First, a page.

The IQI provides two key supports for schools as they work towards aligned curriculum:
Funding through grants to purchase fully aligned, top-quality (Tier 1) curriculum and materials.
Support and professional development around using the selected curriculum and implementing it without bias.
Since January, the IQI has reached 84% of all open-enrollment schools in the city. We provided grants for schools to purchase certain curriculums identified by LDOE as “Tier 1”–the highest quality materials that are the most aligned to state standards. We then funded the professional development foundations for the educators who would be putting the curriculum into practice, as well as ongoing professional development throughout the school year. We worked with Chief Academic Officers and classroom teachers alike this summer to address implementation at all levels. In addition, we will continue to collaborate with schools over the course of this year by monitoring progress, providing feedback, and facilitating curriculum-specific hubs for instructional leaders citywide.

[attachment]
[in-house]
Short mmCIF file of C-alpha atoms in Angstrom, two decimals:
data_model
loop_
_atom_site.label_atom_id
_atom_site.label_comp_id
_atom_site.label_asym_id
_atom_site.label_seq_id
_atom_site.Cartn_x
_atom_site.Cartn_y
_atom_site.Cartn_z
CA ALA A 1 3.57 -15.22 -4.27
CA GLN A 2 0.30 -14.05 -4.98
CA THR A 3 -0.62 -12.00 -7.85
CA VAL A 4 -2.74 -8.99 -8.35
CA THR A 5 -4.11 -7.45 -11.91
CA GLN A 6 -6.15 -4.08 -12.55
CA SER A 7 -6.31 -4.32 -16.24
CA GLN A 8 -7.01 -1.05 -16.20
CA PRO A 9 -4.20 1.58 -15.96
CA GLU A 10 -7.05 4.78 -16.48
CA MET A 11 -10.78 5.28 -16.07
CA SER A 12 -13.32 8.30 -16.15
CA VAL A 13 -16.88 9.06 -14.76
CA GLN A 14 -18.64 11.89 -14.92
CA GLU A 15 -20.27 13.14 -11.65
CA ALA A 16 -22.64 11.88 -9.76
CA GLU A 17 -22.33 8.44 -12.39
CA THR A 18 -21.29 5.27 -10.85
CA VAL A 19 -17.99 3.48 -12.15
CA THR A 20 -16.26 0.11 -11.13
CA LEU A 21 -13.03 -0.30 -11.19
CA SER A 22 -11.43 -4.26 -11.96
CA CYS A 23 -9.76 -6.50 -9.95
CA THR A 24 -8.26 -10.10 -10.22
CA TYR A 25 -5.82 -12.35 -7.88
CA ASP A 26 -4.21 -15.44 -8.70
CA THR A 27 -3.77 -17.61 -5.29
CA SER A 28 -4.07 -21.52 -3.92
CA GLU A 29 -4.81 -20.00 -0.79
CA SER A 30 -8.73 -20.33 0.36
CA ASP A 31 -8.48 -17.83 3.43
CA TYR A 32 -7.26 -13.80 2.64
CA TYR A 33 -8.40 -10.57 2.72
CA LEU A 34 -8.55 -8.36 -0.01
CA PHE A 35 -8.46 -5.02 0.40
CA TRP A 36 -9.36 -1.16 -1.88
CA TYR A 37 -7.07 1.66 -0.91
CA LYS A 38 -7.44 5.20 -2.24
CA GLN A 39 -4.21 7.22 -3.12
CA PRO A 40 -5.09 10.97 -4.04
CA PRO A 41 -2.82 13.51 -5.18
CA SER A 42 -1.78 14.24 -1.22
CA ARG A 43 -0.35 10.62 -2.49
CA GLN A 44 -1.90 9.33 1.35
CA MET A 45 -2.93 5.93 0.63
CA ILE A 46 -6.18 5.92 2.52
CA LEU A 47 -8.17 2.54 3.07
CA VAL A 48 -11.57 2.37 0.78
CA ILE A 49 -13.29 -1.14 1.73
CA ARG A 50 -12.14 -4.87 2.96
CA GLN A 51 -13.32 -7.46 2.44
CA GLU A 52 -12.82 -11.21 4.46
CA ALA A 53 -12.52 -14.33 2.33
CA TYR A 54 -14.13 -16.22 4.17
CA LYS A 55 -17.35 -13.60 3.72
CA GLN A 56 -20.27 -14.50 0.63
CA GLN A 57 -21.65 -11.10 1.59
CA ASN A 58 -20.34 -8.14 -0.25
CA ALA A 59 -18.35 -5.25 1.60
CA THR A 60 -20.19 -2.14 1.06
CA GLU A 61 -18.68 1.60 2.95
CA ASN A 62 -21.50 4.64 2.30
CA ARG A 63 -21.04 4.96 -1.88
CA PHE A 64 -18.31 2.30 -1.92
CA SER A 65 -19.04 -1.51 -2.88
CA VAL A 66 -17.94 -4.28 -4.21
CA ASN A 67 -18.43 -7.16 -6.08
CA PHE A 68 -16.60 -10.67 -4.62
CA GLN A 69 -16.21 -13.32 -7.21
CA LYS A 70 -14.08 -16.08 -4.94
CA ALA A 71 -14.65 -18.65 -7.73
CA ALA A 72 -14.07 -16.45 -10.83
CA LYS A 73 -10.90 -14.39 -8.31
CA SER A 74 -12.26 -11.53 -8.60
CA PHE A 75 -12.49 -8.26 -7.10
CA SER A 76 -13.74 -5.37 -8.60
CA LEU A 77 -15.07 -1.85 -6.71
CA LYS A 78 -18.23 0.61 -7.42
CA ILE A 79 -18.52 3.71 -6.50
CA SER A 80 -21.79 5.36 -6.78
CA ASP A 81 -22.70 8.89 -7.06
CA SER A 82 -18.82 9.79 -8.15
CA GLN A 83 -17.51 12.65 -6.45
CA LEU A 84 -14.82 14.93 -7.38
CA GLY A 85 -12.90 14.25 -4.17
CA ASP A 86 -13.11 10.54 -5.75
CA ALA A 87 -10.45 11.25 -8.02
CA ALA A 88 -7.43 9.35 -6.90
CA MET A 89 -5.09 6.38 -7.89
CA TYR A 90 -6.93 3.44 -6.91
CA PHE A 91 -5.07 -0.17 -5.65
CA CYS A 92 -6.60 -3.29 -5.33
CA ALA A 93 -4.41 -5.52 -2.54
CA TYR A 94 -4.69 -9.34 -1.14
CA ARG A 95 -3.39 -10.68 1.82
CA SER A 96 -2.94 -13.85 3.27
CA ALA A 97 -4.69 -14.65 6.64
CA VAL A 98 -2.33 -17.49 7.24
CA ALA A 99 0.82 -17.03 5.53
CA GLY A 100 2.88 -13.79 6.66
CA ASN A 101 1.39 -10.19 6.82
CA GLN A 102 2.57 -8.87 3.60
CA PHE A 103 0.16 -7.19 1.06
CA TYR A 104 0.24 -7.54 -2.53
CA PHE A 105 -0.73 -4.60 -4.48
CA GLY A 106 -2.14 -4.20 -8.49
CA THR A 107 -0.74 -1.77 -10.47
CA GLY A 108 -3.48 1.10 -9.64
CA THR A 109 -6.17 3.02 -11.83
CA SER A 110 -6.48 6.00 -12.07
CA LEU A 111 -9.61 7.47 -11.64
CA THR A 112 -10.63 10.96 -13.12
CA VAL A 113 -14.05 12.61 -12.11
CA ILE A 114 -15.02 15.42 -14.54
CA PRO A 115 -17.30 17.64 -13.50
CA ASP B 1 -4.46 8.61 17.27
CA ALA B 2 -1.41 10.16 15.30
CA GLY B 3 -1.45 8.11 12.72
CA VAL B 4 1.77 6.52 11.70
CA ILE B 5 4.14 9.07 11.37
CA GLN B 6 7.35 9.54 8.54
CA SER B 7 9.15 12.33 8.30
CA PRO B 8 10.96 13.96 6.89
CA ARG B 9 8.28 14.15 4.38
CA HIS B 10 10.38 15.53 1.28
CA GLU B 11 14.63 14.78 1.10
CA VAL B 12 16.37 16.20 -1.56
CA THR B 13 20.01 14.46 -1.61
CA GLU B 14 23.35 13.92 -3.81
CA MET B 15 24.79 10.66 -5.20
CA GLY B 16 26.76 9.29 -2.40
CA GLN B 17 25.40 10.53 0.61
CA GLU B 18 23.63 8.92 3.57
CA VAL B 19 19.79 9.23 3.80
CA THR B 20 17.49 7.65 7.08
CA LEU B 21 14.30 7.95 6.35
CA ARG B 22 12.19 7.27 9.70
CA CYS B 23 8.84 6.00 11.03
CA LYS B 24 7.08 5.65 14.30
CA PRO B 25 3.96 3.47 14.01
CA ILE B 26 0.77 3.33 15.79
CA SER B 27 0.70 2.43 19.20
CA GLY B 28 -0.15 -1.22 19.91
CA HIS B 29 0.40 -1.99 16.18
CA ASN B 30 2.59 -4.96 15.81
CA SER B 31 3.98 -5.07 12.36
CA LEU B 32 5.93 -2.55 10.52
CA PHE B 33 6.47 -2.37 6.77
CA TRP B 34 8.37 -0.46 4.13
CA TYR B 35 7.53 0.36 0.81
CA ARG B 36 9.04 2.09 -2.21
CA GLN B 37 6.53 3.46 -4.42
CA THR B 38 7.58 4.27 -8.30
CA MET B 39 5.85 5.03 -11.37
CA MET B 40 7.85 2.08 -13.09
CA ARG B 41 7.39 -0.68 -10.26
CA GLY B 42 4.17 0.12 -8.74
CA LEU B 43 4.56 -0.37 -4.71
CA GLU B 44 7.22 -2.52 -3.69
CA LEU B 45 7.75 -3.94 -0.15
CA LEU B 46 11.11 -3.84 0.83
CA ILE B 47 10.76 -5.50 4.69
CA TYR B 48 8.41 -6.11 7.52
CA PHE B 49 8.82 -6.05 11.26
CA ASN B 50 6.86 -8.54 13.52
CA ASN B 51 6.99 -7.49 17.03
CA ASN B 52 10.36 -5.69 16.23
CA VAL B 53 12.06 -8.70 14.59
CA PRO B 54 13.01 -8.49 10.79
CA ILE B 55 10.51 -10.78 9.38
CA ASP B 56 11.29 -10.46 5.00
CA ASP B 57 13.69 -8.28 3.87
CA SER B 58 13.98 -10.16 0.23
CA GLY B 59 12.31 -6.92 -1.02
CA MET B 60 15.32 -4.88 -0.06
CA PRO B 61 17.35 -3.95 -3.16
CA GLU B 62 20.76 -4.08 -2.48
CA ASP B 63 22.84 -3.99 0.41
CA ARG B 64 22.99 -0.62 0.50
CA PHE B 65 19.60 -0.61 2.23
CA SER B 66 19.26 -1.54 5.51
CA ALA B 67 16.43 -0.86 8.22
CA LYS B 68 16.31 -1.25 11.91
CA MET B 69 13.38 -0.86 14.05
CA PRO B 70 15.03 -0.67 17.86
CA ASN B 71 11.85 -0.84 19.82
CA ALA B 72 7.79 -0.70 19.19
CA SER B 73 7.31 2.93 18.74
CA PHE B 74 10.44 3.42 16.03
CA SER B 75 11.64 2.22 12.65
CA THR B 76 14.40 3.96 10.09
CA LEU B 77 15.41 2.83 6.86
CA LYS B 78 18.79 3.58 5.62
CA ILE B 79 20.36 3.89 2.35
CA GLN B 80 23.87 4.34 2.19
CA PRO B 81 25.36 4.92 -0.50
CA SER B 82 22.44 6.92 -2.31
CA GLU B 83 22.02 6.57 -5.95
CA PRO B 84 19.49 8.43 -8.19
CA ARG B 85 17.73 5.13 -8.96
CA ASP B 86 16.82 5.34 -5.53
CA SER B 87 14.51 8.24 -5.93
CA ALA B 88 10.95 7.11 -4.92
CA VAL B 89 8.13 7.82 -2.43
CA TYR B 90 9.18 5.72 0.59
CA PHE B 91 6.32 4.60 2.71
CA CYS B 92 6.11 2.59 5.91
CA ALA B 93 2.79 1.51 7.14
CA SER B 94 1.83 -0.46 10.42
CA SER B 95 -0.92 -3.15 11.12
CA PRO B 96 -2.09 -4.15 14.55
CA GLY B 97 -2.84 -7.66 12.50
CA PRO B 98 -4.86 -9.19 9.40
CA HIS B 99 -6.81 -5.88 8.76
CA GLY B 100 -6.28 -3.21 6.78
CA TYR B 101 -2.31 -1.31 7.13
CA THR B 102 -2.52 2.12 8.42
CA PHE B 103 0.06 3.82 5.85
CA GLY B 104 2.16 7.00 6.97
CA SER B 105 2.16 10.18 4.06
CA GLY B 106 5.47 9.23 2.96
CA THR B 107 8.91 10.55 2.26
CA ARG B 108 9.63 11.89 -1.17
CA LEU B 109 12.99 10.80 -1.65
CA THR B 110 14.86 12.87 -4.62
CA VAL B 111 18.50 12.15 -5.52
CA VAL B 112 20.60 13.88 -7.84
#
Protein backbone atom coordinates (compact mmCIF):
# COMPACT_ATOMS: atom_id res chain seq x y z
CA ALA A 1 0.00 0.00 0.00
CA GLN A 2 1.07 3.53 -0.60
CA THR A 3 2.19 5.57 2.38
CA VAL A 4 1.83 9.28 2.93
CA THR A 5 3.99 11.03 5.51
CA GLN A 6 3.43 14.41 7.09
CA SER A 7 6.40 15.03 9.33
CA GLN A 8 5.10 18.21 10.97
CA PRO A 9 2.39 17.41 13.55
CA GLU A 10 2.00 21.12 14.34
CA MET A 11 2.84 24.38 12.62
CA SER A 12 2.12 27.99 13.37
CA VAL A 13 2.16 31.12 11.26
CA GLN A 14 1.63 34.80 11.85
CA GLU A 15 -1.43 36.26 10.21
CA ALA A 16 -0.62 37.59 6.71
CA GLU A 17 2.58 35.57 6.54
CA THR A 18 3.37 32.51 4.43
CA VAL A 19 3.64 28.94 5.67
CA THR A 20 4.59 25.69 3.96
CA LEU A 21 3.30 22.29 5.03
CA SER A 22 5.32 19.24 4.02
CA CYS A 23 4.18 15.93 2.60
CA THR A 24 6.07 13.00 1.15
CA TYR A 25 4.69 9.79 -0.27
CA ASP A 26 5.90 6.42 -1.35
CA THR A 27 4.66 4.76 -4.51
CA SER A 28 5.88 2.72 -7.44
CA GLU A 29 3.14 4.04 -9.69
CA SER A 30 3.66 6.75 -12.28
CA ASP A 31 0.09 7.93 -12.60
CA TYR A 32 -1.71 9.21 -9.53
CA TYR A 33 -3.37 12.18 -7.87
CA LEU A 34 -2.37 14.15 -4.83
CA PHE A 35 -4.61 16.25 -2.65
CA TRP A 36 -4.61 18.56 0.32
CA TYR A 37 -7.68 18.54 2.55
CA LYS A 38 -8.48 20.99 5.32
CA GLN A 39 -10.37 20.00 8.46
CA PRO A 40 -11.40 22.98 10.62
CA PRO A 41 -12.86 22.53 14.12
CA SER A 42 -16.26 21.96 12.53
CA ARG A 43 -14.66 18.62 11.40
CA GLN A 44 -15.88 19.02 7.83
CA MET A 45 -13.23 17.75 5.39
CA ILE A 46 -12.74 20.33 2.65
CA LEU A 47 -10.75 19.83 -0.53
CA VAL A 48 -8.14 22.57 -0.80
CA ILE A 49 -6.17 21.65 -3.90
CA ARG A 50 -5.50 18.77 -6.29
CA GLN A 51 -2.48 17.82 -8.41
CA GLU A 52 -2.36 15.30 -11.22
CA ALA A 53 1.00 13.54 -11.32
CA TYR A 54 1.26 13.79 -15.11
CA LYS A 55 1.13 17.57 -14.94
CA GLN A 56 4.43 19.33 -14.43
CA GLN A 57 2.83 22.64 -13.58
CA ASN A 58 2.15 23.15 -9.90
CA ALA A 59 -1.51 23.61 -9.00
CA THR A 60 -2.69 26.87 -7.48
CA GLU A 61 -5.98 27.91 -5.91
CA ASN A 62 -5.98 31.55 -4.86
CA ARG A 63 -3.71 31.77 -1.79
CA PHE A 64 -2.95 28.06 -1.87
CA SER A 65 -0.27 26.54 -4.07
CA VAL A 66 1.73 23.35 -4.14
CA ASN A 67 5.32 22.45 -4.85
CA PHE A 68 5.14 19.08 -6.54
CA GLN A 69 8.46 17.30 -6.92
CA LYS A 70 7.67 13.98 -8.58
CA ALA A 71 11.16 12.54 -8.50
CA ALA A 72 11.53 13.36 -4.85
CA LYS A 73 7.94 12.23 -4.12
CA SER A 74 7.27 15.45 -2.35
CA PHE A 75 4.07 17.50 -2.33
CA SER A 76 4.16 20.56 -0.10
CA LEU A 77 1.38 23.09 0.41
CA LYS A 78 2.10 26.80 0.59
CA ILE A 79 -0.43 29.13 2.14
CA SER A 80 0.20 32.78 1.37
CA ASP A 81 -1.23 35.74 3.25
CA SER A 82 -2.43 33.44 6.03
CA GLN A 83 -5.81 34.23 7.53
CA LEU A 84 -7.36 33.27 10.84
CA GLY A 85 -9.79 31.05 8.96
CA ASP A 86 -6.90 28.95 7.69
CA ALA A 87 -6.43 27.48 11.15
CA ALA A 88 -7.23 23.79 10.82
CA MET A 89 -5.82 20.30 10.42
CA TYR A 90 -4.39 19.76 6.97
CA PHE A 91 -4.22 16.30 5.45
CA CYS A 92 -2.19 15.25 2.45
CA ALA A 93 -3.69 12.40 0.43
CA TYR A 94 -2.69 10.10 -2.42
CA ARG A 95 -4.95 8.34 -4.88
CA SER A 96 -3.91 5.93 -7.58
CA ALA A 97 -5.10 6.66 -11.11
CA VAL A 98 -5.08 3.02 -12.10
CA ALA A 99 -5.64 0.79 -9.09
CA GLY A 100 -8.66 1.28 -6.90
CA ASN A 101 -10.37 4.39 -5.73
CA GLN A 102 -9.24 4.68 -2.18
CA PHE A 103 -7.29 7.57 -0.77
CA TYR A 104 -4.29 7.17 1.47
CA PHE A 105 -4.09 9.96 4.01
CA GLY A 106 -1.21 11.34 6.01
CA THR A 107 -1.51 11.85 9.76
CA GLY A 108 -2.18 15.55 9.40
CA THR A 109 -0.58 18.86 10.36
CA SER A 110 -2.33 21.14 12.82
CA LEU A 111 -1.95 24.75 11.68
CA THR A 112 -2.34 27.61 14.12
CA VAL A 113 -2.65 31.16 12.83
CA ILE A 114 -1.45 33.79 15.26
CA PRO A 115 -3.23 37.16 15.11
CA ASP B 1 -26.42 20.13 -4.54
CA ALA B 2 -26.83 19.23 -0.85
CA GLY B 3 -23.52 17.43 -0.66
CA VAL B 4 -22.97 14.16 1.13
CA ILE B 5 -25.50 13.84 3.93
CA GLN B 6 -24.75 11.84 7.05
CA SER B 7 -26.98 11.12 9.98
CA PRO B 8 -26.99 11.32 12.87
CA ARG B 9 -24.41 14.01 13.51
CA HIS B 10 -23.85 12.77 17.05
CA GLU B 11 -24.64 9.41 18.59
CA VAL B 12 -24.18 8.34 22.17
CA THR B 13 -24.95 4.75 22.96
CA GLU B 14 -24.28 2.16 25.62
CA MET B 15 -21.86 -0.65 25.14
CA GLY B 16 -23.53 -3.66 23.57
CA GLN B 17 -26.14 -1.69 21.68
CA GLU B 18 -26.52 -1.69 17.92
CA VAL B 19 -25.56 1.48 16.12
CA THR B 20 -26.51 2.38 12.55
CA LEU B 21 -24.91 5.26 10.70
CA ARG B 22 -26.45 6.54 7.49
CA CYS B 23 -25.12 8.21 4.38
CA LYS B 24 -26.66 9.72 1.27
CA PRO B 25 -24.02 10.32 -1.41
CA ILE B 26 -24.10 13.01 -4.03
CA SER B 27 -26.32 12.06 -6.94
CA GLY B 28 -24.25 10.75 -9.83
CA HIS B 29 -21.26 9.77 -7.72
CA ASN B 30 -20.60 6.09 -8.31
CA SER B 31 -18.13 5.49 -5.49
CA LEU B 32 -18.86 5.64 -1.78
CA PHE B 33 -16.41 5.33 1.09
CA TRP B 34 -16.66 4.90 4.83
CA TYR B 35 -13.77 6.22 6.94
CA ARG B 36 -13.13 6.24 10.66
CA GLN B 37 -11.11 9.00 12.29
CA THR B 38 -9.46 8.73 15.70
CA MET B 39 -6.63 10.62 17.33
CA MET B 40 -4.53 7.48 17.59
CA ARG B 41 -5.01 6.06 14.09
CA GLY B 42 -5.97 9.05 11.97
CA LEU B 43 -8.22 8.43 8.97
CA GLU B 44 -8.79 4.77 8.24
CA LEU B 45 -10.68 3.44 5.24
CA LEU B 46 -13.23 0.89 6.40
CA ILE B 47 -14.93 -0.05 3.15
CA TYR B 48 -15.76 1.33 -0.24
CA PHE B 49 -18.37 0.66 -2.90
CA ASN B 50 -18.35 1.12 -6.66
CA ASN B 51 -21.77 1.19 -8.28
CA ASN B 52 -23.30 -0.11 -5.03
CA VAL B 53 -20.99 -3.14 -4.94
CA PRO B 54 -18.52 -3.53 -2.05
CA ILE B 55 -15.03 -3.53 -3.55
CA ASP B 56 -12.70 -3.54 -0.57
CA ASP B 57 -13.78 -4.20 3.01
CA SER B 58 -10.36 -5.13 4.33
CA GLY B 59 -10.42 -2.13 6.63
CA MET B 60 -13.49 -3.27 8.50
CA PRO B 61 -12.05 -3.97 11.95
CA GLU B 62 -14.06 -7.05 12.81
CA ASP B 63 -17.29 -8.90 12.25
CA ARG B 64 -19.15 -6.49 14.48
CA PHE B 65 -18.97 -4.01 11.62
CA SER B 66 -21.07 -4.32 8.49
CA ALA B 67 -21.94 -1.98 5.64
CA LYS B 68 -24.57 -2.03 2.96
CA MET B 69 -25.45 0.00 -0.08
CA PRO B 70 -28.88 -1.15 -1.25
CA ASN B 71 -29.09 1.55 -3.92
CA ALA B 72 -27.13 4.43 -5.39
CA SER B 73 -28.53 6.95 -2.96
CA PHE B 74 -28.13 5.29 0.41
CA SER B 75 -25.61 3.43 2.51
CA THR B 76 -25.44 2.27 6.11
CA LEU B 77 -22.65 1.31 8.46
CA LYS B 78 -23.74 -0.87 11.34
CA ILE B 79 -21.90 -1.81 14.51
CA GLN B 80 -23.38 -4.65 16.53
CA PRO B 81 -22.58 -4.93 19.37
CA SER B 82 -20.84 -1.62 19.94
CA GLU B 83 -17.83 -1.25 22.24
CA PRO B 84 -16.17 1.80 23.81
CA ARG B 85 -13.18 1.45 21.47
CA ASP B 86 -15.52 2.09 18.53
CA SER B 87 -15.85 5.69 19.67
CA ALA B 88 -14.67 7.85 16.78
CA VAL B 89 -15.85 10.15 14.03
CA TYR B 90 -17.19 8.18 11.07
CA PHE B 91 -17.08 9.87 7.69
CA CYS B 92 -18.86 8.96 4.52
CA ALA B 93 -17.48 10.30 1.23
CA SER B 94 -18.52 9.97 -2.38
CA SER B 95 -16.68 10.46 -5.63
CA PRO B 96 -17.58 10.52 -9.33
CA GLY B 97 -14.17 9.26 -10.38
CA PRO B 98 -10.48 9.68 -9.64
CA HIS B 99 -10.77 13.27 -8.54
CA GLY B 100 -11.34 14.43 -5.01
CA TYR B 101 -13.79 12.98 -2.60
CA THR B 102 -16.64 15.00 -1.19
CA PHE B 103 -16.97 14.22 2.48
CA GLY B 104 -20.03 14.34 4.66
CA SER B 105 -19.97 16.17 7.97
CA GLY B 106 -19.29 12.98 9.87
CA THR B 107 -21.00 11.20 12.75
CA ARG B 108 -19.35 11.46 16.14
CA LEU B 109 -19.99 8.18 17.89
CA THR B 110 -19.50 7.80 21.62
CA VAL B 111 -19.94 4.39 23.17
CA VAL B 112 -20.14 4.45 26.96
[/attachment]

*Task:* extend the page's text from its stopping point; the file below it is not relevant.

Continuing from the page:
The foundational professional development opportunity for educators at IQI-funded schools was travel and registration for the Standards Institute, a conference that took place in California last month. One hundred and twenty-five New Orleans educators traveled to San Diego for the Institute, along with the NSNO team, the Recovery School District CEO Kunjan Narechania and her team, and over seventy-five other Louisiana educators. The Standards Institute was an immersive five-day event hosted by UnboundEd, an organization that provides high-quality, standards-aligned curriculum and training. We were proud to be able to support this journey through grants for each of these teachers, coaches, and school leaders. They were the biggest single cohort of educators from any geographic area at the event.